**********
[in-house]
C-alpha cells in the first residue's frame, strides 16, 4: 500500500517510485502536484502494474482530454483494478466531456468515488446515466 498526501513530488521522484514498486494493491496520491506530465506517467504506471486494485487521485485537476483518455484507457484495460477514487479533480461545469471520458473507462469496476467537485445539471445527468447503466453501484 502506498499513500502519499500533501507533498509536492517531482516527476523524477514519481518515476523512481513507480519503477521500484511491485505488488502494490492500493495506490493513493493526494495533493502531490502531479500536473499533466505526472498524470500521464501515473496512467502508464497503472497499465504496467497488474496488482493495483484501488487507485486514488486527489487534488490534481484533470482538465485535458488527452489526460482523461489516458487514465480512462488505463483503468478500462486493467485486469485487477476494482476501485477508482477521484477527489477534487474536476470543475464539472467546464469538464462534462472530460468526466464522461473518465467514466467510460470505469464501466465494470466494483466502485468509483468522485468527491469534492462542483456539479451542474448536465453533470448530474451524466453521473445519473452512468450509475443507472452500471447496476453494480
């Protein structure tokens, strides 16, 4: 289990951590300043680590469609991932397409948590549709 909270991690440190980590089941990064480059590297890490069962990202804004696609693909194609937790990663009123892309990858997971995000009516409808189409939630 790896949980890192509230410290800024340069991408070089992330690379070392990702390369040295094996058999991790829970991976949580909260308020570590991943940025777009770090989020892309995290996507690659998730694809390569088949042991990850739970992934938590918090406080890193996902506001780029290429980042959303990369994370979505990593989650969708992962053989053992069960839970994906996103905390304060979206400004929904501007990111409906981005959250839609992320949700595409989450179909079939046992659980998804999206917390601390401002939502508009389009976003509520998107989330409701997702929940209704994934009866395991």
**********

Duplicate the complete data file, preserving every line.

[in-house]
C-alpha cells in the first residue's frame, strides 16, 4: 500500500517510485502536484502494474482530454483494478466531456468515488446515466 498526501513530488521522484514498486494493491496520491506530465506517467504506471486494485487521485485537476483518455484507457484495460477514487479533480461545469471520458473507462469496476467537485445539471445527468447503466453501484 502506498499513500502519499500533501507533498509536492517531482516527476523524477514519481518515476523512481513507480519503477521500484511491485505488488502494490492500493495506490493513493493526494495533493502531490502531479500536473499533466505526472498524470500521464501515473496512467502508464497503472497499465504496467497488474496488482493495483484501488487507485486514488486527489487534488490534481484533470482538465485535458488527452489526460482523461489516458487514465480512462488505463483503468478500462486493467485486469485487477476494482476501485477508482477521484477527489477534487474536476470543475464539472467546464469538464462534462472530460468526466464522461473518465467514466467510460470505469464501466465494470466494483466502485468509483468522485468527491469534492462542483456539479451542474448536465453533470448530474451524466453521473445519473452512468450509475443507472452500471447496476453494480
């Protein structure tokens, strides 16, 4: 289990951590300043680590469609991932397409948590549709 909270991690440190980590089941990064480059590297890490069962990202804004696609693909194609937790990663009123892309990858997971995000009516409808189409939630 790896949980890192509230410290800024340069991408070089992330690379070392990702390369040295094996058999991790829970991976949580909260308020570590991943940025777009770090989020892309995290996507690659998730694809390569088949042991990850739970992934938590918090406080890193996902506001780029290429980042959303990369994370979505990593989650969708992962053989053992069960839970994906996103905390304060979206400004929904501007990111409906981005959250839609992320949700595409989450179909079939046992659980998804999206917390601390401002939502508009389009976003509520998107989330409701997702929940209704994934009866395991």